These gloves are extremely warm and have an impressive amount of waterproofing, staying dry even in the grimmest of UK weather.
- Palm, finger and wrist soft armour
- Knuckle hard armour
- Extremely warm
- Best for waterproofing
- Less bulky than most winter gloves
- Visor wipe
- Sizing is on the small side – may be worth ordering a size up
RST Blade Waterproof Glove
This is a more sporty glove in the mid-price range. Offers fantastic all-round protection with carbon fibre knuckle armour, finger joint armour and soft armour with leather reinforcement on the palm.
Strong nylon bonded stitching makes for superior waterproofing and keeps your hands warm in all but the harshest weather.
- Palm armour and reinforcement
- Knuckle, finger hard armour
- Premium grade A leather construction
- breathable Sinaqua waterproof membrane
- Bonded nylon stitching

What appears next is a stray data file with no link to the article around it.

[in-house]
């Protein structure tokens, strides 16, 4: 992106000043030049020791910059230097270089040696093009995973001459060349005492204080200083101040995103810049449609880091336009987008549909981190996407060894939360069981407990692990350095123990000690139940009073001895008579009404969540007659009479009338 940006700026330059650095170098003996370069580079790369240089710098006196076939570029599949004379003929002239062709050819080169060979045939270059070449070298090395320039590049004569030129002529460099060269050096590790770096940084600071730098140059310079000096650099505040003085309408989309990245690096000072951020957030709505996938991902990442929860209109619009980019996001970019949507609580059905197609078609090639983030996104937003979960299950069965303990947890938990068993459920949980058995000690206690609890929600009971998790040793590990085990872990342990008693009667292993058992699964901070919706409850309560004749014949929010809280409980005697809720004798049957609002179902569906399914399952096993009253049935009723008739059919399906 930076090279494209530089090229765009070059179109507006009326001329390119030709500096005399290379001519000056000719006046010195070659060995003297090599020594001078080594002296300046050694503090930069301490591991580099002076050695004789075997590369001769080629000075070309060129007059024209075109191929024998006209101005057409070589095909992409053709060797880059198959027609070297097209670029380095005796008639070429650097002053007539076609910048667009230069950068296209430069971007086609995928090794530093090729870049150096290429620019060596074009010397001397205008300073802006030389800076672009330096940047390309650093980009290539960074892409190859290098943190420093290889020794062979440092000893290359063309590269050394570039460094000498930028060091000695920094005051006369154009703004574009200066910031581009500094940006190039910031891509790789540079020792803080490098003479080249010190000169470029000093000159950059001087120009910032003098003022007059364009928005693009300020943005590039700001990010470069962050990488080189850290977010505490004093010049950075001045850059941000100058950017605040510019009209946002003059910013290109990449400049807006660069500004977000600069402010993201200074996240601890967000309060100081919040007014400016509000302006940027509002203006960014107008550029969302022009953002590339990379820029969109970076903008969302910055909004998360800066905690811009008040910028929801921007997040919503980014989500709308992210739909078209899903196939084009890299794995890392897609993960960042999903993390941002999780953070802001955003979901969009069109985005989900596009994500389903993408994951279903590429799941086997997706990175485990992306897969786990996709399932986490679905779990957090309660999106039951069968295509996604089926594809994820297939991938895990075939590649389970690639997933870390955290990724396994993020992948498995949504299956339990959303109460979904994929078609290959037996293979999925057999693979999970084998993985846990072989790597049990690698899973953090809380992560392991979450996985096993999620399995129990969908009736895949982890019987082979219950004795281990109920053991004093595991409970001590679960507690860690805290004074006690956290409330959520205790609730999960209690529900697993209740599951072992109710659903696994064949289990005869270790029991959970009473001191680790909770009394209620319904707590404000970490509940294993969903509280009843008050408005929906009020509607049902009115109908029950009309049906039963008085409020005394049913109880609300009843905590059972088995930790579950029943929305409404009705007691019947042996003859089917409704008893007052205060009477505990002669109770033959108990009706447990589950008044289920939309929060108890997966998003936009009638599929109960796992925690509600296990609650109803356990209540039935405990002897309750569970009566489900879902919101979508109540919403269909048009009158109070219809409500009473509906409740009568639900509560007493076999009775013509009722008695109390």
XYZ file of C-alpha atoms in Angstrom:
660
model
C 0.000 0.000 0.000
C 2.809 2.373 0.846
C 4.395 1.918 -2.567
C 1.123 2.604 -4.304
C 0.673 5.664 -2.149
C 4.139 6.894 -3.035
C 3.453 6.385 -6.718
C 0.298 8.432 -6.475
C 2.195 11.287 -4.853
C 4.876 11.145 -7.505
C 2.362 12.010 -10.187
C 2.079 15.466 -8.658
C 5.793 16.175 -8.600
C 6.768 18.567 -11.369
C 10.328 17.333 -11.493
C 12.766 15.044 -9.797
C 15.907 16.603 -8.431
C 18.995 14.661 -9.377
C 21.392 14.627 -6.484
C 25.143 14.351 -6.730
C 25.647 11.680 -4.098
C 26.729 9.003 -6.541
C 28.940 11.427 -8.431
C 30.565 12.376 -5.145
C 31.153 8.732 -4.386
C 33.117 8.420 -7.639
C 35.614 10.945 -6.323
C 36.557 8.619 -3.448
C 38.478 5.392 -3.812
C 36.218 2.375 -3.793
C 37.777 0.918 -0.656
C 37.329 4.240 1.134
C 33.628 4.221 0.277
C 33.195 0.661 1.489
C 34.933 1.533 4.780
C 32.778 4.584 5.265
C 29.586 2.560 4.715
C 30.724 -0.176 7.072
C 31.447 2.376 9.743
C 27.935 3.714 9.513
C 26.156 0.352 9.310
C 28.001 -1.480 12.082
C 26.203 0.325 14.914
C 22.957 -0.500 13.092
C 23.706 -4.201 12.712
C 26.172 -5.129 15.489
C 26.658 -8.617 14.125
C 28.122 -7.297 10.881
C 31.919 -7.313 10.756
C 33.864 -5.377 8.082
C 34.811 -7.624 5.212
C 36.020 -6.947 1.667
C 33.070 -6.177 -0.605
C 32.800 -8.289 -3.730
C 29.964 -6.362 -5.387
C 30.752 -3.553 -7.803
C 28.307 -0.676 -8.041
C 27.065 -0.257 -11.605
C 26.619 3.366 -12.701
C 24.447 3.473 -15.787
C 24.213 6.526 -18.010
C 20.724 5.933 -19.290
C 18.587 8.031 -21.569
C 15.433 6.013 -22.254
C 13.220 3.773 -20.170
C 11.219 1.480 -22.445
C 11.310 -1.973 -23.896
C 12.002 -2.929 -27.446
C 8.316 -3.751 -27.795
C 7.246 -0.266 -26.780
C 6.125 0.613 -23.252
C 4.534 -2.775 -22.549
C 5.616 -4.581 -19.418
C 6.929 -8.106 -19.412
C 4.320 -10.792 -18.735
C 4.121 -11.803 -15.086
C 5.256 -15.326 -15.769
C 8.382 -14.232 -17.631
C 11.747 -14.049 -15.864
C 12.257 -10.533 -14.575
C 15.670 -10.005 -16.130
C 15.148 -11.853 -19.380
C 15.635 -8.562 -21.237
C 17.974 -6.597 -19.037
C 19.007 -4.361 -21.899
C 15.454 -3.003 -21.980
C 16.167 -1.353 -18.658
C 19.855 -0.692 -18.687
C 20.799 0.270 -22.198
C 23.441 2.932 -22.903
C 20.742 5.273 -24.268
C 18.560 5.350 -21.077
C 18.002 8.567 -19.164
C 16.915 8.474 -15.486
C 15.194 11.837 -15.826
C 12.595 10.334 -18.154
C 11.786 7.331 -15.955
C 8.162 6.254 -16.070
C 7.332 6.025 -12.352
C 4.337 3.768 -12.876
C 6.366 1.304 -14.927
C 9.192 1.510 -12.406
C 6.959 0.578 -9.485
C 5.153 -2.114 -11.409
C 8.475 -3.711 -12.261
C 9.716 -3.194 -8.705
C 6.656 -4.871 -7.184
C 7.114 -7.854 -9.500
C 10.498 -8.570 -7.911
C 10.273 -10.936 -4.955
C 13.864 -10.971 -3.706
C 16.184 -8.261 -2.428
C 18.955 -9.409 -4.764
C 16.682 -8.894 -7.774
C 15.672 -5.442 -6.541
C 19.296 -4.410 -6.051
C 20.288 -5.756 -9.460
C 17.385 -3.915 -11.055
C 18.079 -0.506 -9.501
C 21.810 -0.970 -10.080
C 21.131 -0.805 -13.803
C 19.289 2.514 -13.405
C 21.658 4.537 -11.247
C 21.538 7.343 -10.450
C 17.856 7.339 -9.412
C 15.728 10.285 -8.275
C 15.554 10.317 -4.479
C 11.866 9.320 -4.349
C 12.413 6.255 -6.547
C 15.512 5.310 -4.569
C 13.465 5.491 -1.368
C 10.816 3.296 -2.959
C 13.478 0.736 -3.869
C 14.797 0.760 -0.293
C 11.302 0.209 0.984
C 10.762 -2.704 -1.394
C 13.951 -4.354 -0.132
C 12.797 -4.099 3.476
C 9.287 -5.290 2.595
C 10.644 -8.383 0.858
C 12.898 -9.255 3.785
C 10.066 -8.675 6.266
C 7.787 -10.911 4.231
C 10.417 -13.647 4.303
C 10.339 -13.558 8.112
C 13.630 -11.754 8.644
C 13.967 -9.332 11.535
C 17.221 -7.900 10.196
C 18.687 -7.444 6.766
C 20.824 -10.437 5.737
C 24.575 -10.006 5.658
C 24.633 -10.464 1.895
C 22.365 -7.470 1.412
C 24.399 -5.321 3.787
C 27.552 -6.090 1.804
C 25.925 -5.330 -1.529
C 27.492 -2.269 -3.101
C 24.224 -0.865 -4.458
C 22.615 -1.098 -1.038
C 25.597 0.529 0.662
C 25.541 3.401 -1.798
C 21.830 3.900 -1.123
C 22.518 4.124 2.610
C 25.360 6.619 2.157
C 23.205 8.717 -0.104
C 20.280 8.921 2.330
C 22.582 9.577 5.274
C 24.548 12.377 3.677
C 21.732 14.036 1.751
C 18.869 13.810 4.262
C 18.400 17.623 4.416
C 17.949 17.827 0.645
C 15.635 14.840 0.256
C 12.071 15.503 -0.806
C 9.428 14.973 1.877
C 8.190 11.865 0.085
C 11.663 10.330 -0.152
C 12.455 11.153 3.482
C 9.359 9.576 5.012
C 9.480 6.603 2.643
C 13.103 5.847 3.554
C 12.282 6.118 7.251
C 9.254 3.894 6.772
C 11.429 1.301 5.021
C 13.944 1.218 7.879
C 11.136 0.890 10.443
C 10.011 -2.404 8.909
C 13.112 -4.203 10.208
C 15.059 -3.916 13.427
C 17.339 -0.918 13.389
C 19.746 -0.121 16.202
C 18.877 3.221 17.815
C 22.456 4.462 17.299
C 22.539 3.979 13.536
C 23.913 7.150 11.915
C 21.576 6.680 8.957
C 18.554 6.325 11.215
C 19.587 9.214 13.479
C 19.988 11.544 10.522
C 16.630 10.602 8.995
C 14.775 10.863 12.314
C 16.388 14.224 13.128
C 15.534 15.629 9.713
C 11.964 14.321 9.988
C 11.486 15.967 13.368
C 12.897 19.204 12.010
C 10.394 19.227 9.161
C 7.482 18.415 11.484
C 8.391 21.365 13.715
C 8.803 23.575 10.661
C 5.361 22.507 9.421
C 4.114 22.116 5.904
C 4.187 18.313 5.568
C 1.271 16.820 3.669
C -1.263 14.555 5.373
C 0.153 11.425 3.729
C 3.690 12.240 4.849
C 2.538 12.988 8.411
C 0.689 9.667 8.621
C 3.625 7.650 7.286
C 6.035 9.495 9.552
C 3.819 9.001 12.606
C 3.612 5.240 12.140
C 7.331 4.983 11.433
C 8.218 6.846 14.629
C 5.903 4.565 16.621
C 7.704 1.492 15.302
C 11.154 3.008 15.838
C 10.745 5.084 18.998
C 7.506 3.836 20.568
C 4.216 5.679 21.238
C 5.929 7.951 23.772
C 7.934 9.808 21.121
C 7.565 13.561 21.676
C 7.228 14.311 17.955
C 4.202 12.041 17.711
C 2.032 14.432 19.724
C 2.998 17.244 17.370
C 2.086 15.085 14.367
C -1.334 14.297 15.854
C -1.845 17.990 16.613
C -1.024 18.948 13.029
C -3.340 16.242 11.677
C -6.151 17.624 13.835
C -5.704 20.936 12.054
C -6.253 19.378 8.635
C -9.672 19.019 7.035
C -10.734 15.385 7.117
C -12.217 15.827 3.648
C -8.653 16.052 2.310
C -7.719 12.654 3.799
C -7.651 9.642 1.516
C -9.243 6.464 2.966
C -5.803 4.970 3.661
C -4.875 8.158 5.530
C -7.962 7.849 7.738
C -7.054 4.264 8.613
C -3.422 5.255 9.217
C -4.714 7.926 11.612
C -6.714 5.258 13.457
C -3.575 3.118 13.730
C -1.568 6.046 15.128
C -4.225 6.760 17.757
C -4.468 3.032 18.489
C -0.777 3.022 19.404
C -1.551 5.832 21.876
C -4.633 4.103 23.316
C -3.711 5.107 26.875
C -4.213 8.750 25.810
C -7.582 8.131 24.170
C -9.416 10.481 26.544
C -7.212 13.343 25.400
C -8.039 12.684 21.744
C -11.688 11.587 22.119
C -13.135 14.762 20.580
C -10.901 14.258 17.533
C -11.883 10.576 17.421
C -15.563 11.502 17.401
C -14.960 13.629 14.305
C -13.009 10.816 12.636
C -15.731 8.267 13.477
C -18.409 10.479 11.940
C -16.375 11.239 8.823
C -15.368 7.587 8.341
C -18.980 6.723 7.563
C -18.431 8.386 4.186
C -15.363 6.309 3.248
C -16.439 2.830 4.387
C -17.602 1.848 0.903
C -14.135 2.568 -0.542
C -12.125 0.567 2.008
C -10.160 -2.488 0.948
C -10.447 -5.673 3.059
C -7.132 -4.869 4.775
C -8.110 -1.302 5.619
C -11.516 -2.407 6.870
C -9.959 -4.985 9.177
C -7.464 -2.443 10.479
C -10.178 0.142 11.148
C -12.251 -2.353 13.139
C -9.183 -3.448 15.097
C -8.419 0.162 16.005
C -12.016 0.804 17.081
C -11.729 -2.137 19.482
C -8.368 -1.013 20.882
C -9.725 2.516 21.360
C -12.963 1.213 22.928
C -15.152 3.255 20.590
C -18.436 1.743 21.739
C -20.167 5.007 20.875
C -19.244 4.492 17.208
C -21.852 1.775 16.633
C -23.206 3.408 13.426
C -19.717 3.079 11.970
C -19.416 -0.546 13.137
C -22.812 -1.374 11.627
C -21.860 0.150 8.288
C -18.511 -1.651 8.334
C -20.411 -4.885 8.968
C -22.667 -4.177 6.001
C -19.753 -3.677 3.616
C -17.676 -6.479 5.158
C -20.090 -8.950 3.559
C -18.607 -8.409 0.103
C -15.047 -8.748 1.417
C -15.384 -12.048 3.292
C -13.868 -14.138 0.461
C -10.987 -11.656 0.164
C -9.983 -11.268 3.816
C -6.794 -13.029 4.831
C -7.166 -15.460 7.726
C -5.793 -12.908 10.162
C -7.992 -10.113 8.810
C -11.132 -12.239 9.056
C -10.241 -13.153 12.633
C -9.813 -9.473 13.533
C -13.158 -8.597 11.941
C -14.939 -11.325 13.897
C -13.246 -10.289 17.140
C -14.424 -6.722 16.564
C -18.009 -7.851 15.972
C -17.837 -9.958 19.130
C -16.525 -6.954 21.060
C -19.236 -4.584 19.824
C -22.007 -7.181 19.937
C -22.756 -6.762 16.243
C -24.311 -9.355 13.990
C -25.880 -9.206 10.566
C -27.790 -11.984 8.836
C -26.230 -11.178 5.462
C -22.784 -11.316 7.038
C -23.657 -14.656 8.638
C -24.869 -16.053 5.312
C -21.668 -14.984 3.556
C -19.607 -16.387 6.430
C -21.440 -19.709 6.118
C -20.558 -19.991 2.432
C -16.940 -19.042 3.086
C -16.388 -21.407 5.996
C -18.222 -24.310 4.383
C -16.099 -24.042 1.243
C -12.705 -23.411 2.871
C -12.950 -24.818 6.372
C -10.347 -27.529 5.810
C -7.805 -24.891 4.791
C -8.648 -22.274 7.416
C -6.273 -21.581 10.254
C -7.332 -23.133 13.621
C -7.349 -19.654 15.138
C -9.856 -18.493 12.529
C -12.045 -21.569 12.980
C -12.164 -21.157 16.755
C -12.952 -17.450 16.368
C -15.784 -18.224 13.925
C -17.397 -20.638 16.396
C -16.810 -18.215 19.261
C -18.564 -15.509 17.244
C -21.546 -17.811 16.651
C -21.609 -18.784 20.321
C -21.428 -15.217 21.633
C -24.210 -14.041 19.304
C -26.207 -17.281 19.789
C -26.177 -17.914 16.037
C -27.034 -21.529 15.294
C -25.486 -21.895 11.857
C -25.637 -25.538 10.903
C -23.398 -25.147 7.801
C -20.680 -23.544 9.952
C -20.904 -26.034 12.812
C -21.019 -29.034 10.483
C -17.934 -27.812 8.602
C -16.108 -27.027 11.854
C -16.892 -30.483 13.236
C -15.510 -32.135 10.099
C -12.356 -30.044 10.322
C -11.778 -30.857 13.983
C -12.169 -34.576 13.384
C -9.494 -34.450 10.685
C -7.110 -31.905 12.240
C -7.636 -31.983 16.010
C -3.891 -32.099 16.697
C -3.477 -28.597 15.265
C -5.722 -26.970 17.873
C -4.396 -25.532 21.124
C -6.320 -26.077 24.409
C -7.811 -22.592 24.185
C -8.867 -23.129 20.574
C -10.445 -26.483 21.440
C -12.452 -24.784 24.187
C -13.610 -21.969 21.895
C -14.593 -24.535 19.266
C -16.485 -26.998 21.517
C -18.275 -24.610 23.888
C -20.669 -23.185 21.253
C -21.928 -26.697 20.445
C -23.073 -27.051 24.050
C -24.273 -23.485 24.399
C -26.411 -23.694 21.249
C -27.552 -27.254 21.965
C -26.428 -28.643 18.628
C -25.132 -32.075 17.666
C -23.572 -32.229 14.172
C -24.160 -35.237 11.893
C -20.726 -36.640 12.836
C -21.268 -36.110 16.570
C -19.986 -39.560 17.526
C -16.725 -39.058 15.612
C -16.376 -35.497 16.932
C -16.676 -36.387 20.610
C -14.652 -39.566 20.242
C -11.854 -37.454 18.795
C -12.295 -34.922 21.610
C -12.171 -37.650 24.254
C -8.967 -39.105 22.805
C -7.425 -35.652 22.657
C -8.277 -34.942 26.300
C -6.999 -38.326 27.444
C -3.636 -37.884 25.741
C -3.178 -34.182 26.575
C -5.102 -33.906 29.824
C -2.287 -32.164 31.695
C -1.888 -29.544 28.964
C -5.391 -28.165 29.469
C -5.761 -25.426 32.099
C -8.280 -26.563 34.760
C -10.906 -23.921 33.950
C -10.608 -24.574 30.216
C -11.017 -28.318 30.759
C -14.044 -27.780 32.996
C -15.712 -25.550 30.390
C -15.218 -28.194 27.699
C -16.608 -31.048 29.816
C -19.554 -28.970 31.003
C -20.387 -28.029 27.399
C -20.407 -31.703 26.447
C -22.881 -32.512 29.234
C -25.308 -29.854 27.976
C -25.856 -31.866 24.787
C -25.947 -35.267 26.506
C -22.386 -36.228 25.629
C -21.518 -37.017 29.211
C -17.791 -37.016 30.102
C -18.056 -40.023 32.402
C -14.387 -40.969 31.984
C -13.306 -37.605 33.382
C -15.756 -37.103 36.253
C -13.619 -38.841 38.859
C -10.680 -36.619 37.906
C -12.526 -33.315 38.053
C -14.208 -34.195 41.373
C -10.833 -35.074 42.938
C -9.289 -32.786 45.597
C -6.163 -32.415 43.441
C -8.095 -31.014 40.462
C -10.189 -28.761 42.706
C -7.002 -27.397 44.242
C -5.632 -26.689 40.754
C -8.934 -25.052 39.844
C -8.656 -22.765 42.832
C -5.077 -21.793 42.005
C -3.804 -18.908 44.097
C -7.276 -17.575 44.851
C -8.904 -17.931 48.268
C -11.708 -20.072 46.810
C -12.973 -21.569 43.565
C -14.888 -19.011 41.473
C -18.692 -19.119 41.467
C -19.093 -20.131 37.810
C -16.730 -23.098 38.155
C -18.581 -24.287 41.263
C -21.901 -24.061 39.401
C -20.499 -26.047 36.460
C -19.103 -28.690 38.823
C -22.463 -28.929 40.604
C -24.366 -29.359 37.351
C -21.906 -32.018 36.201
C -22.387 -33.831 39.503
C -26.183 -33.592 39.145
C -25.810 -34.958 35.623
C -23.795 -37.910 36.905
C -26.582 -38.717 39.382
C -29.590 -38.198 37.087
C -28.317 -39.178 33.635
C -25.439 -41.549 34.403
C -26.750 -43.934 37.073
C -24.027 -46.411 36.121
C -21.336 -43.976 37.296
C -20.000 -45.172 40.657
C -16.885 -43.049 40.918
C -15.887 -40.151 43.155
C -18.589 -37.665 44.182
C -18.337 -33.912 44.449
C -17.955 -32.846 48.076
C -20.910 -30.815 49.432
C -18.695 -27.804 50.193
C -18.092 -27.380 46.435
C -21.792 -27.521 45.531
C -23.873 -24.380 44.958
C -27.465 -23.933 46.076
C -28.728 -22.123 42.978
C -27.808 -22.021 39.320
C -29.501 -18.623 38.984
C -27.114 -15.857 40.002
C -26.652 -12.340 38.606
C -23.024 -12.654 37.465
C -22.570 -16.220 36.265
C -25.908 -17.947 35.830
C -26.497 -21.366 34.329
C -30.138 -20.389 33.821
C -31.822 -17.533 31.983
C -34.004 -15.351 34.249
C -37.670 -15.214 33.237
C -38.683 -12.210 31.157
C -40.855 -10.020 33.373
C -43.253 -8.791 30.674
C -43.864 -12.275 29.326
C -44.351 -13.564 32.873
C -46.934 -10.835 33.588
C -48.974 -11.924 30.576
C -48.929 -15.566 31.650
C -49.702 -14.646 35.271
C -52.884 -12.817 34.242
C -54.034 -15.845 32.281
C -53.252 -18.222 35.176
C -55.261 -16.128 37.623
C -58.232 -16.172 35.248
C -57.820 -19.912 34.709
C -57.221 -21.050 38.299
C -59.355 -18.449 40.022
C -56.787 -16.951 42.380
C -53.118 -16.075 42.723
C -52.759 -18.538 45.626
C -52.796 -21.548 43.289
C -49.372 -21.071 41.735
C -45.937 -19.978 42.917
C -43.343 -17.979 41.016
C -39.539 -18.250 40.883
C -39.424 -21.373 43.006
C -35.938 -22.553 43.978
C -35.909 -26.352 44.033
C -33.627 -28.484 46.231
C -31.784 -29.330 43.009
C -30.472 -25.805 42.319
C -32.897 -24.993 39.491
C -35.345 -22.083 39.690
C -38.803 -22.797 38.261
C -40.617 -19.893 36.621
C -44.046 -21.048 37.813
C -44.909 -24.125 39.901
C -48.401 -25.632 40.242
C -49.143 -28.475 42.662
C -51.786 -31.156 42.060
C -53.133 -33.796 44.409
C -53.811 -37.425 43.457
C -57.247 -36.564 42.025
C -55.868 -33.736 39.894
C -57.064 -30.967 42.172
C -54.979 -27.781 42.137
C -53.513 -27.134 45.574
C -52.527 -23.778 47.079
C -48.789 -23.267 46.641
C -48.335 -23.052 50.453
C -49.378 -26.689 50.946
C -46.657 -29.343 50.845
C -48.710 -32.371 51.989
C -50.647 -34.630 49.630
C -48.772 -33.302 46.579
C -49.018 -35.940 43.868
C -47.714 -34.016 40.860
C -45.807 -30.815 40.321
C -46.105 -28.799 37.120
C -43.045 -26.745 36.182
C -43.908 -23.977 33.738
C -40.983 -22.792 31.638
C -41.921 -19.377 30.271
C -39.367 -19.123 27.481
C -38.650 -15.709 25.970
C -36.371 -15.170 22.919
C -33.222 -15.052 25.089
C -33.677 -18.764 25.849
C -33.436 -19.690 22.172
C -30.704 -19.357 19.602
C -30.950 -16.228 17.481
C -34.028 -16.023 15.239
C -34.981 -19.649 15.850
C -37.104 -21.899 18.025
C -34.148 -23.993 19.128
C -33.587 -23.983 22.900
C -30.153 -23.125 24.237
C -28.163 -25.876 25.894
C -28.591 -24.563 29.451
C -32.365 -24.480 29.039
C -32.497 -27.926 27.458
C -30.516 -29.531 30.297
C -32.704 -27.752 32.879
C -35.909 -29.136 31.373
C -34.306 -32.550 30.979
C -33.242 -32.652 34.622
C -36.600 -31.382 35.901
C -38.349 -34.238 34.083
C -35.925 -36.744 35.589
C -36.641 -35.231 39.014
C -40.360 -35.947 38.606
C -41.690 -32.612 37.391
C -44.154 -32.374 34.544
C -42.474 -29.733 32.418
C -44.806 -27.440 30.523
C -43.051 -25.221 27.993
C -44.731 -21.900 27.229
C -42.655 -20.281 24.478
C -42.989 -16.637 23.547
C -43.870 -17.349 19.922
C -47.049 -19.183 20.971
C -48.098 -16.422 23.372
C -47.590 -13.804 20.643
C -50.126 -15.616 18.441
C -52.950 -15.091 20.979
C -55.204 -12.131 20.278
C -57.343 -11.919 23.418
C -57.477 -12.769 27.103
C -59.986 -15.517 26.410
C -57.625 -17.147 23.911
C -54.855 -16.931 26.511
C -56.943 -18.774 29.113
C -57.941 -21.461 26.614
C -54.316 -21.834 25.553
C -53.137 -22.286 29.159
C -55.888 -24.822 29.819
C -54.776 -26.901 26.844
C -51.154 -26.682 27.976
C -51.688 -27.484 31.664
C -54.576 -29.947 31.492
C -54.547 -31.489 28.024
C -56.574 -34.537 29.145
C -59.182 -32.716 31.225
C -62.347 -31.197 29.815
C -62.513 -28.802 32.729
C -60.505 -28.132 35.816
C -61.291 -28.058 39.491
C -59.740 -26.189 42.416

- Double wrist and cuff closure
- No visor wipe
Richa Carbon Winter Gloves
If you are on a tight budget, this is the cheapest pair of motorcycle gloves we recommend.
They score reasonably well on the three main benchmarks of warmth, waterproofing and protection. Will work best for short commutes. Their limitations will become apparent in heavier weather.
- Palm reinforcement
- Knuckle, finger armour
- Comfort thermal lining
- Solid velcro wrist strap
- Reasonable waterproofing
- Not the warmest
- No hard armour
- Visor wipe doesn’t work well
Spada Enforcer WP Gloves
A warm and comfortable glove at the lower end of mid-range pricing.
These gloves excel in their level of protection, with hard armoured knuckles and soft armour with leather reinforcements on the palm. They also have a very handy plastic visor wipe on the left thumb, and it does a good job of removing rain from your lid.
- Palm armour and reinforcement
- Knuckle, finger hard armour
- Thinsulate lining
- breathable Hipora waterproof membrane
- Velcro wrist strap adjuster
- Visor wipe on left thumb